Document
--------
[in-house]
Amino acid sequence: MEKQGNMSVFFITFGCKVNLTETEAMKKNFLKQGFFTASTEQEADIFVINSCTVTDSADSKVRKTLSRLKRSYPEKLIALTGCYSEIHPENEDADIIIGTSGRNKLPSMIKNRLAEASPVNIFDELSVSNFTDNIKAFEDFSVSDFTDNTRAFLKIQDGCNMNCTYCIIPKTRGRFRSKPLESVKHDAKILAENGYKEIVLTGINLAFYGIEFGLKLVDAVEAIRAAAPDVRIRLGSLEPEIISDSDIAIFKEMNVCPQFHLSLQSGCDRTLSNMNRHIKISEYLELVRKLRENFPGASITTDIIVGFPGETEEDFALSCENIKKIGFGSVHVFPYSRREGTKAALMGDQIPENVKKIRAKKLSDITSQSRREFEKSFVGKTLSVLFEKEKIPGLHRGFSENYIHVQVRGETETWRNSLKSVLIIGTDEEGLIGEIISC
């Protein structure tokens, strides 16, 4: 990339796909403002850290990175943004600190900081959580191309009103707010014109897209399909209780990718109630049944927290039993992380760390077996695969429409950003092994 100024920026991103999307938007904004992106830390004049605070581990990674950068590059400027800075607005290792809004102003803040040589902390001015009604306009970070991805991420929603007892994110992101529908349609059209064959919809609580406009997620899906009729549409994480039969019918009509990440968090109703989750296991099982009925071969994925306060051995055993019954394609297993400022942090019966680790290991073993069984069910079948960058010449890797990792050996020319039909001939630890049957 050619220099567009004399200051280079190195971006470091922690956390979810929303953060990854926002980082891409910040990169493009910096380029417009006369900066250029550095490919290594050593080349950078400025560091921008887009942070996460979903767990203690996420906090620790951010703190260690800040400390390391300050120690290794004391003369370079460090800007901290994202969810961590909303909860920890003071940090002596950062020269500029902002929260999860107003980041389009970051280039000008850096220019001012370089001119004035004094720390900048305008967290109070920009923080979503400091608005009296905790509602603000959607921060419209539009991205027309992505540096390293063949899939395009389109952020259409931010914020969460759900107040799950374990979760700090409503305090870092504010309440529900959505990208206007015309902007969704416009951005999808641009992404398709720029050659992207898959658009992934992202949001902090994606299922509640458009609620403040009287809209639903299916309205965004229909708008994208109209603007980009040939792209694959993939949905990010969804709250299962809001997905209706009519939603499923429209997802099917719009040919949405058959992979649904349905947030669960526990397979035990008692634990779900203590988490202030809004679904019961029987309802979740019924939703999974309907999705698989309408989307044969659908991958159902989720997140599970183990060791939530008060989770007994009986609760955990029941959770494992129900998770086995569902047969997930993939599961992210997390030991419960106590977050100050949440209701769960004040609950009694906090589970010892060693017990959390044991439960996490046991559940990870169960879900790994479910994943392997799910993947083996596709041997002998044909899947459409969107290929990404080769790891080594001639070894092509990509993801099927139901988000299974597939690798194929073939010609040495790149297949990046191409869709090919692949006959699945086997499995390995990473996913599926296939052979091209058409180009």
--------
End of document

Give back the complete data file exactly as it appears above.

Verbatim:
[in-house]
Amino acid sequence: MEKQGNMSVFFITFGCKVNLTETEAMKKNFLKQGFFTASTEQEADIFVINSCTVTDSADSKVRKTLSRLKRSYPEKLIALTGCYSEIHPENEDADIIIGTSGRNKLPSMIKNRLAEASPVNIFDELSVSNFTDNIKAFEDFSVSDFTDNTRAFLKIQDGCNMNCTYCIIPKTRGRFRSKPLESVKHDAKILAENGYKEIVLTGINLAFYGIEFGLKLVDAVEAIRAAAPDVRIRLGSLEPEIISDSDIAIFKEMNVCPQFHLSLQSGCDRTLSNMNRHIKISEYLELVRKLRENFPGASITTDIIVGFPGETEEDFALSCENIKKIGFGSVHVFPYSRREGTKAALMGDQIPENVKKIRAKKLSDITSQSRREFEKSFVGKTLSVLFEKEKIPGLHRGFSENYIHVQVRGETETWRNSLKSVLIIGTDEEGLIGEIISC
């Protein structure tokens, strides 16, 4: 990339796909403002850290990175943004600190900081959580191309009103707010014109897209399909209780990718109630049944927290039993992380760390077996695969429409950003092994 100024920026991103999307938007904004992106830390004049605070581990990674950068590059400027800075607005290792809004102003803040040589902390001015009604306009970070991805991420929603007892994110992101529908349609059209064959919809609580406009997620899906009729549409994480039969019918009509990440968090109703989750296991099982009925071969994925306060051995055993019954394609297993400022942090019966680790290991073993069984069910079948960058010449890797990792050996020319039909001939630890049957 050619220099567009004399200051280079190195971006470091922690956390979810929303953060990854926002980082891409910040990169493009910096380029417009006369900066250029550095490919290594050593080349950078400025560091921008887009942070996460979903767990203690996420906090620790951010703190260690800040400390390391300050120690290794004391003369370079460090800007901290994202969810961590909303909860920890003071940090002596950062020269500029902002929260999860107003980041389009970051280039000008850096220019001012370089001119004035004094720390900048305008967290109070920009923080979503400091608005009296905790509602603000959607921060419209539009991205027309992505540096390293063949899939395009389109952020259409931010914020969460759900107040799950374990979760700090409503305090870092504010309440529900959505990208206007015309902007969704416009951005999808641009992404398709720029050659992207898959658009992934992202949001902090994606299922509640458009609620403040009287809209639903299916309205965004229909708008994208109209603007980009040939792209694959993939949905990010969804709250299962809001997905209706009519939603499923429209997802099917719009040919949405058959992979649904349905947030669960526990397979035990008692634990779900203590988490202030809004679904019961029987309802979740019924939703999974309907999705698989309408989307044969659908991958159902989720997140599970183990060791939530008060989770007994009986609760955990029941959770494992129900998770086995569902047969997930993939599961992210997390030991419960106590977050100050949440209701769960004040609950009694906090589970010892060693017990959390044991439960996490046991559940990870169960879900790994479910994943392997799910993947083996596709041997002998044909899947459409969107290929990404080769790891080594001639070894092509990509993801099927139901988000299974597939690798194929073939010609040495790149297949990046191409869709090919692949006959699945086997499995390995990473996913599926296939052979091209058409180009």